The always-infuriating New York Times Style section featured a story Thursday about insanely expensive dog houses. It was an article tailor-made made to generate the piquant brand of blind rage specific to every story featured by the always-infuriating New York Times Style section.
1. Mass-appeal general subject: Dogs.
2. Hook of excessive opulence: Dog houses designed to look like owners' houses, ranging in price from $650 - $25,000 (most of those discussed cost at least a couple thousand.)
3. Alleged associated buzzword: "Barkitecture"
4. Funny rich people reasoning: "All I can say is that if you have the money, what's the difference between spending it on a pet house or on a piece of diamond jewelry?"
5. This sentence: "The corner I put it in, it looks like kind of a plantation farm in a safari in South Africa."
But though it may seem at first to be just another fun, fury-inducing fluff piece inviting readers to go apoplectic over spoiled bitches and the bitches they spoil, the article's real scoop is dark and unsettling:
The rich people commissioning these things are nothing more than wealthy slumlords.
The doghouses discussed are exquisite deathtraps, not fit for even a dog to live in (but perfectly fine for an impoverished young woman looking to move to New York to live in: Please email me your lease requirements, wealthy slumlords).
Here's how one
architect barkitecht Frank Lloyd Bite from Philadelphia described the grift:
"It kind of began as a simple design exercise, looking at something that didn't deal with building code and clients who weren't going to change the program halfway through. It became a way to experiment with styles and construction methods."
In other words: the dogs, many of whom are unemployed and do not speak English, are being tricked into living in tiny doggie mansions that are not up to code.
Or so the owners would like.
Unfortunately for the corrupt supers interviewed by the Times, if dogs wanted to live in houses that looked like their owners' houses, they would just live in the regular, full-sized versions of those houses. And they do. And they are.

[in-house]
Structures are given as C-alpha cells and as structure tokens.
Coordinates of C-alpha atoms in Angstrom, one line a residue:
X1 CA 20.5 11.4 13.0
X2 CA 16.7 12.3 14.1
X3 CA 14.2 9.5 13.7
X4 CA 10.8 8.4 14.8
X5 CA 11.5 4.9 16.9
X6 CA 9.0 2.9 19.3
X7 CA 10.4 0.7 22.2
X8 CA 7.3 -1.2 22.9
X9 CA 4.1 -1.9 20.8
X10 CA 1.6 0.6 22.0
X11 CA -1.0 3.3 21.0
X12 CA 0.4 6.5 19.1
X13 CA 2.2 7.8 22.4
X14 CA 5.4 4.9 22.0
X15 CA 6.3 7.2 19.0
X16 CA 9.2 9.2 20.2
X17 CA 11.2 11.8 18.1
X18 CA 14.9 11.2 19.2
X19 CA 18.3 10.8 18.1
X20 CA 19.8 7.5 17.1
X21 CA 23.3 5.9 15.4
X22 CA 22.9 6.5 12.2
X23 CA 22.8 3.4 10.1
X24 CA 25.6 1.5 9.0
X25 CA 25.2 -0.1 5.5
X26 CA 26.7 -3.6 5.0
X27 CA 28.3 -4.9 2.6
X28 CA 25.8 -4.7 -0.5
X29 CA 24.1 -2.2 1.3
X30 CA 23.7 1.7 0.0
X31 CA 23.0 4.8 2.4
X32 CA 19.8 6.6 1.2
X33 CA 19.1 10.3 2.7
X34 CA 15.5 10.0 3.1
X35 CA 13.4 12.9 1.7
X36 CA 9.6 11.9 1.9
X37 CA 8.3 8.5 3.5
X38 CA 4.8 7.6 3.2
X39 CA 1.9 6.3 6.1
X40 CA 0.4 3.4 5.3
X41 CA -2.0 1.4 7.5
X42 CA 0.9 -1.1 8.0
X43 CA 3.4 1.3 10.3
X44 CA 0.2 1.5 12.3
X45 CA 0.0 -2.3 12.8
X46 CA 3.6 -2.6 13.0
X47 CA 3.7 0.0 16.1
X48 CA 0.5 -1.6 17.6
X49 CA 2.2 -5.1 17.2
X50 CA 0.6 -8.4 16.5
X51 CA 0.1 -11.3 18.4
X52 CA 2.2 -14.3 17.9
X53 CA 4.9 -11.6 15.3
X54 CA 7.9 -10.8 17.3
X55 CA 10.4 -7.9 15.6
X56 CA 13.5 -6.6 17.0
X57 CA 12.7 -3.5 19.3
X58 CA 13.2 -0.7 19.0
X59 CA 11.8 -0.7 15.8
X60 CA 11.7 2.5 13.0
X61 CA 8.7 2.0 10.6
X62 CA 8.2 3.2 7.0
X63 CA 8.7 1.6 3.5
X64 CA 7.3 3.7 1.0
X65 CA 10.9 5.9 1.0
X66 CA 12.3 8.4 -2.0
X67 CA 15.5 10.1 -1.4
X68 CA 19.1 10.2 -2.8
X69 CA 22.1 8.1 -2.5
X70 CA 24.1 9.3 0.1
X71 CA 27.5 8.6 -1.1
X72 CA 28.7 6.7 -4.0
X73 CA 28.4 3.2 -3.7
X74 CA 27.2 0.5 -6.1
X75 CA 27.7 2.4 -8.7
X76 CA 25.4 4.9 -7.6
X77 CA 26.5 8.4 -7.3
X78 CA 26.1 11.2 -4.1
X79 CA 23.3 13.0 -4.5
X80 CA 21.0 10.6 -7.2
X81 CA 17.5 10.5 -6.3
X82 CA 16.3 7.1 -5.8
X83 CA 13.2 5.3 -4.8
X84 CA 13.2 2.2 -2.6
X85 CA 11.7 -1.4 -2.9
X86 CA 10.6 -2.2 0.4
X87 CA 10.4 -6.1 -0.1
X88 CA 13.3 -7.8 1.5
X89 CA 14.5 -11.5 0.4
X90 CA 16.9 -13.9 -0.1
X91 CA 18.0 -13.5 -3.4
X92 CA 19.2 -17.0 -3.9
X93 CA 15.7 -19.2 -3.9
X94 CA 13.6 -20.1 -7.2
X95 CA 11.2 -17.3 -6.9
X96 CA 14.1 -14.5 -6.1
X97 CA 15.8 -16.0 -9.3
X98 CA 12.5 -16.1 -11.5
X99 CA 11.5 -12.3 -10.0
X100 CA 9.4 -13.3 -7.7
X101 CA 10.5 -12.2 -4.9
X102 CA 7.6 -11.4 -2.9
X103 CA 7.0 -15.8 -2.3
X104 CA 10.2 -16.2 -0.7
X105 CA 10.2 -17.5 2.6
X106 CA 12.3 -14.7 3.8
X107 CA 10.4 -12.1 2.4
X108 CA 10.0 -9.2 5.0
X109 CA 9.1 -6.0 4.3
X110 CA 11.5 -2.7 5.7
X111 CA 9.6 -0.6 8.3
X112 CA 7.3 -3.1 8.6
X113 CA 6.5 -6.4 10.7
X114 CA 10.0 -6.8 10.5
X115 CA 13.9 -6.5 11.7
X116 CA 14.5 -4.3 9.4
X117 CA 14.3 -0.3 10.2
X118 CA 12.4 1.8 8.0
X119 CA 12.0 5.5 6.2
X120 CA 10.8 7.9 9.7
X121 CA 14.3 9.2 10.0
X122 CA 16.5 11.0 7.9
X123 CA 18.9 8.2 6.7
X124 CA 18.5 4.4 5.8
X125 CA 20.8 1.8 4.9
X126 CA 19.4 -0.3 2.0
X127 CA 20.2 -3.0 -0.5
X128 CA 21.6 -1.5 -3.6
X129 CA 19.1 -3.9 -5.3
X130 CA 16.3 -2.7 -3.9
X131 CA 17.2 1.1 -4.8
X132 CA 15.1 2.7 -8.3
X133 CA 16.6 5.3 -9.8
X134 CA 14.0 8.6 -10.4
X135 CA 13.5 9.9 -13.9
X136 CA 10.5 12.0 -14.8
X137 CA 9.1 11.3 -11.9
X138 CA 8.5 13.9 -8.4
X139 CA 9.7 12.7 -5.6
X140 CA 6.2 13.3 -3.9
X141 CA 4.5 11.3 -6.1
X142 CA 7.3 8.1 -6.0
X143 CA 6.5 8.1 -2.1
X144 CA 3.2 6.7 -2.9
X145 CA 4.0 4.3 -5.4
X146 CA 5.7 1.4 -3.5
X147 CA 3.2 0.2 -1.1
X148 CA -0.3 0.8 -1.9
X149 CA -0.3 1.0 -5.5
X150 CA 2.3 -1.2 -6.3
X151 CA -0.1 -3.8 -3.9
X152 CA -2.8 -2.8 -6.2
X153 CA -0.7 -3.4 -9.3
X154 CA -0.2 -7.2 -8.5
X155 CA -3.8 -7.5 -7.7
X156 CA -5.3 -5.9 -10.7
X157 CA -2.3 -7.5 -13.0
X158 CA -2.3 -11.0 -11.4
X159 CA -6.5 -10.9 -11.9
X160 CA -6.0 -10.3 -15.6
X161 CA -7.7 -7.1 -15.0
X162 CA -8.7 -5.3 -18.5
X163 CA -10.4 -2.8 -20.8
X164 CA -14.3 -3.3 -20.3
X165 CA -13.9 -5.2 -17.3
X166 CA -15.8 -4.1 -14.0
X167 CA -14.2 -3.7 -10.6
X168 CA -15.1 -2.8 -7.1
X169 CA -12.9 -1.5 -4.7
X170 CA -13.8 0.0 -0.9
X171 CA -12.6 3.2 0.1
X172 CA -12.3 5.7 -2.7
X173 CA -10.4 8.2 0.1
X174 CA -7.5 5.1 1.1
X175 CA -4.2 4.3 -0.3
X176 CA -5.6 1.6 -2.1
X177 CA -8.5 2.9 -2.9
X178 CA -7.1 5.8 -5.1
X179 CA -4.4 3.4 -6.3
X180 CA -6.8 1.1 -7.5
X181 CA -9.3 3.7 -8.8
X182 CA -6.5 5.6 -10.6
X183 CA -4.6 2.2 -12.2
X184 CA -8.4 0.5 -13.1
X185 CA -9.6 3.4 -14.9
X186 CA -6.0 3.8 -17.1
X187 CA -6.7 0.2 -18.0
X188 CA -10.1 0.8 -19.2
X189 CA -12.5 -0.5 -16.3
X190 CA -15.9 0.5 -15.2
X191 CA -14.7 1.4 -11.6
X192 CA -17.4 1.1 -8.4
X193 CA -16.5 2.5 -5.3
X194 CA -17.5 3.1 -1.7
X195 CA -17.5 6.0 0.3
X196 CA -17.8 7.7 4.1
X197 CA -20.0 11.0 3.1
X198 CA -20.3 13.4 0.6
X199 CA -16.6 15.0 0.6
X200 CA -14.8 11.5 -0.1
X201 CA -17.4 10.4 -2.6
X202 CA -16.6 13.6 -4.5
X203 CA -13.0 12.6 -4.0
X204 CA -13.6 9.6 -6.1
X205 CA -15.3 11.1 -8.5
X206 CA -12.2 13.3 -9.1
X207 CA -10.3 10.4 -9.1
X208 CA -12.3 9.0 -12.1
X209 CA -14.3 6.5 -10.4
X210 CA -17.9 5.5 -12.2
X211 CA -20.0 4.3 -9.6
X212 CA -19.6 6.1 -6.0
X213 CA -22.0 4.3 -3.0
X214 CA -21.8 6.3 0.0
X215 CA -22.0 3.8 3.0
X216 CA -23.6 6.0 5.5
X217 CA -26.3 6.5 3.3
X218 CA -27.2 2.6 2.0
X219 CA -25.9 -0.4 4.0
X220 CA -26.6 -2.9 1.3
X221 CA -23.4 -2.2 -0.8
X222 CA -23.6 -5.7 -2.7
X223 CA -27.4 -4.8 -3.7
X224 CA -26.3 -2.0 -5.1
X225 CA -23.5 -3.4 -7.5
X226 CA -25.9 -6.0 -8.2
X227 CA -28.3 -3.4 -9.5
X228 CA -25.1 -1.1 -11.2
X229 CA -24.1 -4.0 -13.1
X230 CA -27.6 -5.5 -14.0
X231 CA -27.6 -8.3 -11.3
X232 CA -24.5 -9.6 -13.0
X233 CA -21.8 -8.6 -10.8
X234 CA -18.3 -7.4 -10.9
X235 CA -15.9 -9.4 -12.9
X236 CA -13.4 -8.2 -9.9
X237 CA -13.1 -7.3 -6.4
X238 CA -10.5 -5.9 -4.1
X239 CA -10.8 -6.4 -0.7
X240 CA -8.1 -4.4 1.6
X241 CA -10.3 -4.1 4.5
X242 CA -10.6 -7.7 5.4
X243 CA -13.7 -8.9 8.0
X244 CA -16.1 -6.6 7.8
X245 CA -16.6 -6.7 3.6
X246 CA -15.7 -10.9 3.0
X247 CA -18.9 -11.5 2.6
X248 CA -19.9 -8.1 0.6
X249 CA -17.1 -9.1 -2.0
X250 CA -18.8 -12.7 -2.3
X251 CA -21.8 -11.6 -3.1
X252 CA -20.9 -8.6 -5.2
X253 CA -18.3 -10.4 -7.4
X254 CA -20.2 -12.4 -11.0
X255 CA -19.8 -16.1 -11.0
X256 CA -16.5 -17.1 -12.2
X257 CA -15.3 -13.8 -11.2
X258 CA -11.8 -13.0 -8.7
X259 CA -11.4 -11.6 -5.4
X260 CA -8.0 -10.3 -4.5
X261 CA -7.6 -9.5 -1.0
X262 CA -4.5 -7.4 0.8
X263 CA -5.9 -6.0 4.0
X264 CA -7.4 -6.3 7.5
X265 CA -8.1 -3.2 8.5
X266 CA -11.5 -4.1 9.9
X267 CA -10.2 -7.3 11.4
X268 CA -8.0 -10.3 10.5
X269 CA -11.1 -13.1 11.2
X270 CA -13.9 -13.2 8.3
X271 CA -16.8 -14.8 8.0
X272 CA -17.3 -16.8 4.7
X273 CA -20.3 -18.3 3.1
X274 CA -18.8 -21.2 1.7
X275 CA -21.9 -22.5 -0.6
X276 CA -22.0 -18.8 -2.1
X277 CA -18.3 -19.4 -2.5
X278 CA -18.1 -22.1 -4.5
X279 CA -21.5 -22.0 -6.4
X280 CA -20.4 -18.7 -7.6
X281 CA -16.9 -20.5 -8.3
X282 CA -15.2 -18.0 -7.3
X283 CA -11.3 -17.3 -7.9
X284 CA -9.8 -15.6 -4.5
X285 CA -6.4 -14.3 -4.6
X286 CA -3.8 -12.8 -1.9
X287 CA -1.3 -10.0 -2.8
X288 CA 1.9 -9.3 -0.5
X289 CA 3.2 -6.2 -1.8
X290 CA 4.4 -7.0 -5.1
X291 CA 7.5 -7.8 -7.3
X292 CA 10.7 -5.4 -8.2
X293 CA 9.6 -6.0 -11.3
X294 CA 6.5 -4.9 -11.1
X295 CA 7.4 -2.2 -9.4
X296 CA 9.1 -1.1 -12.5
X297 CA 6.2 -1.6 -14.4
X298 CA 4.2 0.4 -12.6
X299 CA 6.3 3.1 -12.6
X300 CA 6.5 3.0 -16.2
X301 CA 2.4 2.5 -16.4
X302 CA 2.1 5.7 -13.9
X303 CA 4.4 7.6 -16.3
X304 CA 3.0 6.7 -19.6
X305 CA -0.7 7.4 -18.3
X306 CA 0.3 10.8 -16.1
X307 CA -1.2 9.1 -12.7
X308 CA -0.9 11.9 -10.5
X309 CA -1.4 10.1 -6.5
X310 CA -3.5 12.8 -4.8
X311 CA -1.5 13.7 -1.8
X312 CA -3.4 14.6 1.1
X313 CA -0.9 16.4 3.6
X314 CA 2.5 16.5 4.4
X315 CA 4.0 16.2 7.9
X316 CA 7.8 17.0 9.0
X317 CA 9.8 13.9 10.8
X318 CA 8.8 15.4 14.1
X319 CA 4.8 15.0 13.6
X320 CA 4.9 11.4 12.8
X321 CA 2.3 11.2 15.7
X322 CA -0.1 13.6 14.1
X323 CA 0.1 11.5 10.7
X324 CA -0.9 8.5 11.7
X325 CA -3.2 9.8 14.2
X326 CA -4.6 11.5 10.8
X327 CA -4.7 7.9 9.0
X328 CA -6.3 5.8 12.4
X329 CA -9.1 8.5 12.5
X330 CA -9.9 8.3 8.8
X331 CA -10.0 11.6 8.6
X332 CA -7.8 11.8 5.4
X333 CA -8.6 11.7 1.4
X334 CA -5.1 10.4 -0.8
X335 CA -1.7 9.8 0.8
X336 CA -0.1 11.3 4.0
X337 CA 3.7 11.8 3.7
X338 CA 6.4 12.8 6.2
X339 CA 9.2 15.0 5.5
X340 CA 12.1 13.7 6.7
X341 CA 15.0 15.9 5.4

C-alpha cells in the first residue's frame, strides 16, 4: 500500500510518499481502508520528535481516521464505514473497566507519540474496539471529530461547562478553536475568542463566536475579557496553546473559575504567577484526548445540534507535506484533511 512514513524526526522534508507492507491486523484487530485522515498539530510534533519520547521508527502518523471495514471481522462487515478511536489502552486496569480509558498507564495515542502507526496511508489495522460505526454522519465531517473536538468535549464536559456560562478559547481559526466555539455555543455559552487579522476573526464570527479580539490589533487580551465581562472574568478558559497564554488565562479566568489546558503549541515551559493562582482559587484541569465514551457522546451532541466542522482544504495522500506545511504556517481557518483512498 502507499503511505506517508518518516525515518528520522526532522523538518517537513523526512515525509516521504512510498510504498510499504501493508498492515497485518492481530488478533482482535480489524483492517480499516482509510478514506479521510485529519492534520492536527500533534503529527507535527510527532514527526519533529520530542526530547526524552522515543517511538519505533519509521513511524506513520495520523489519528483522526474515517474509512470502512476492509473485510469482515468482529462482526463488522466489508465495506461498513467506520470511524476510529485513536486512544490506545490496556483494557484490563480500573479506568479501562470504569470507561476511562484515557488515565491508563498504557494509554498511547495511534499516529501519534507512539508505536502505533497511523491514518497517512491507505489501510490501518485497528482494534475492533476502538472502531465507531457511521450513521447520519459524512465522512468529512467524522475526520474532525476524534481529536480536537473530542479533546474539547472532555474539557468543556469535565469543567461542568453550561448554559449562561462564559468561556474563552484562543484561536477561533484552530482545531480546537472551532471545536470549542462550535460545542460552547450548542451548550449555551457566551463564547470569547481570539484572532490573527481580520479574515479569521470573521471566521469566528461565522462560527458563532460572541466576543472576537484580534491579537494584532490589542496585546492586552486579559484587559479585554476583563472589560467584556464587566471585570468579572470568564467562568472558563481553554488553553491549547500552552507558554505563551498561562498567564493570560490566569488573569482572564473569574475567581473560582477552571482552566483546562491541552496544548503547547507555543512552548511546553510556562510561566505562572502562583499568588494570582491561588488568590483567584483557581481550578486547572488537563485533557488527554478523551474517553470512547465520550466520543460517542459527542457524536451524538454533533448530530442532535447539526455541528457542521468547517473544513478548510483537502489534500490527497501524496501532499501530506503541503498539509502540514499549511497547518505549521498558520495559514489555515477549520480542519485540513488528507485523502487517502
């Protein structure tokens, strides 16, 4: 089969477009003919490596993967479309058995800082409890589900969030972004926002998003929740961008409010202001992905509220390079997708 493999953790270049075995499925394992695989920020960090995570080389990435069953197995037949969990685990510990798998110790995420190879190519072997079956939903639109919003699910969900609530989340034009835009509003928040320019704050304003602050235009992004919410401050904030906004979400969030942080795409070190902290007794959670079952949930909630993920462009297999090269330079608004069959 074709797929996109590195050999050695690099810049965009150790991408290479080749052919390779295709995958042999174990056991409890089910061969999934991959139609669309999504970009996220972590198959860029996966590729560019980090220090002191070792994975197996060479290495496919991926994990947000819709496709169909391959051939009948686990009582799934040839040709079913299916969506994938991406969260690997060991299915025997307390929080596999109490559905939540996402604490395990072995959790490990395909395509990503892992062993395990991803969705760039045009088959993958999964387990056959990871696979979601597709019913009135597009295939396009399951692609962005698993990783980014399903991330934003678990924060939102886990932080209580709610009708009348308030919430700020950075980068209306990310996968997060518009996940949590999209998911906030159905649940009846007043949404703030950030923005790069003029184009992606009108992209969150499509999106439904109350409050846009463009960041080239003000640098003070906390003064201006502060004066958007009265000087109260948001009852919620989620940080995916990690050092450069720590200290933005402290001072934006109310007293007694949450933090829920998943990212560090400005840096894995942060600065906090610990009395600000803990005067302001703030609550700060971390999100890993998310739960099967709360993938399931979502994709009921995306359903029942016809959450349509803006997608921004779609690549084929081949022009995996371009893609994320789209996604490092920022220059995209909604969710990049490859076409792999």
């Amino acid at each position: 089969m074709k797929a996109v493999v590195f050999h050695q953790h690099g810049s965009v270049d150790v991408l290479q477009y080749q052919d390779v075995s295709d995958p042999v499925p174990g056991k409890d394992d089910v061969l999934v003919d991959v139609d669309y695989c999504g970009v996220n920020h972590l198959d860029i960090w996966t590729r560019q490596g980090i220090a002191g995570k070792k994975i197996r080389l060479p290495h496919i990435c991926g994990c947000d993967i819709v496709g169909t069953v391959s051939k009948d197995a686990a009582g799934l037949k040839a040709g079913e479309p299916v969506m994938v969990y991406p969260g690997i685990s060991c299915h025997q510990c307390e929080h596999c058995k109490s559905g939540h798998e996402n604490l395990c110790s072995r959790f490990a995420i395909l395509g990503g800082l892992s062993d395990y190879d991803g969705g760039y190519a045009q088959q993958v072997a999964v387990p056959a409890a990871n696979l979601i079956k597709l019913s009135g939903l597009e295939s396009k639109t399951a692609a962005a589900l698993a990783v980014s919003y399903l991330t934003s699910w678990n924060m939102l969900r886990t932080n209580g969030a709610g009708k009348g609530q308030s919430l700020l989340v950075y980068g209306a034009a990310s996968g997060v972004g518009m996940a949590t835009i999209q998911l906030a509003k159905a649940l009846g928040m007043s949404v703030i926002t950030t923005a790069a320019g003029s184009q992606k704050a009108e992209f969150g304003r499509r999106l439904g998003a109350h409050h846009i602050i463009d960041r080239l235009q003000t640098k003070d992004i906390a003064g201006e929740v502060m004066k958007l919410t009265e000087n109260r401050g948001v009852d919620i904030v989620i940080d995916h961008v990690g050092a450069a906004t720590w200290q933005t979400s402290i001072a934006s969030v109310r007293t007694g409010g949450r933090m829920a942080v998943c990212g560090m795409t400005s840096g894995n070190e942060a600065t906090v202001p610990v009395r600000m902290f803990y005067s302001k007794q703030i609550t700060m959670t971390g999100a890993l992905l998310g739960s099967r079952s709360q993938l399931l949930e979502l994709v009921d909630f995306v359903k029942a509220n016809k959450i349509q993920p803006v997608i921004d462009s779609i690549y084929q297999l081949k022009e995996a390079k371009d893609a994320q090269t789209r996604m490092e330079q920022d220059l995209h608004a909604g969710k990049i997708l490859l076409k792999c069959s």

"[Whippet-borzoi mix] Maggie's never been in [her dog house]. She's a house dog."
"It's hard to get a dog to love the doghouse. He'd rather be in our bed."
But not all of the pets profiled in the story have given up completely on their dreams of independent home ownership. Some have adopted the ambitious tactic of attempting to convince their owners that they are not animals at all but, rather, human beings (presumably operating on the theory their landlords would then be forced to bring the buildings up to code).
"The cats look in every now and then. And Lucy the beagle walks by. But they say, ‘Uh-uh, we're couch people.' ".
Thus far the animals have made little progress.
So what will become of these beautiful, empty five-by-three-foot homes? Will each become a tiny Grey Gardens, left unattended to rot through decade after decade of rainy Hamptons winters, inhabited only by the bravest of raccoons and Academy Award winner Jessica Lange?
No. Because, as the aforementioned Philadelphia swindler explains, these ephemeral shanty-mansions are not made to last that long.
"If I build a doghouse and somebody is anticipating that it's going to last 10 years in their backyard, it's different from designing a house that somebody is expecting will last for 50 years. I can be more experimental."
"Be more experimental" is a Pennsylvania Dutch expression meaning "cut corners."
And these dogs don't have to stand for it.
(Because they can just live in the regular homes. As they are doing.)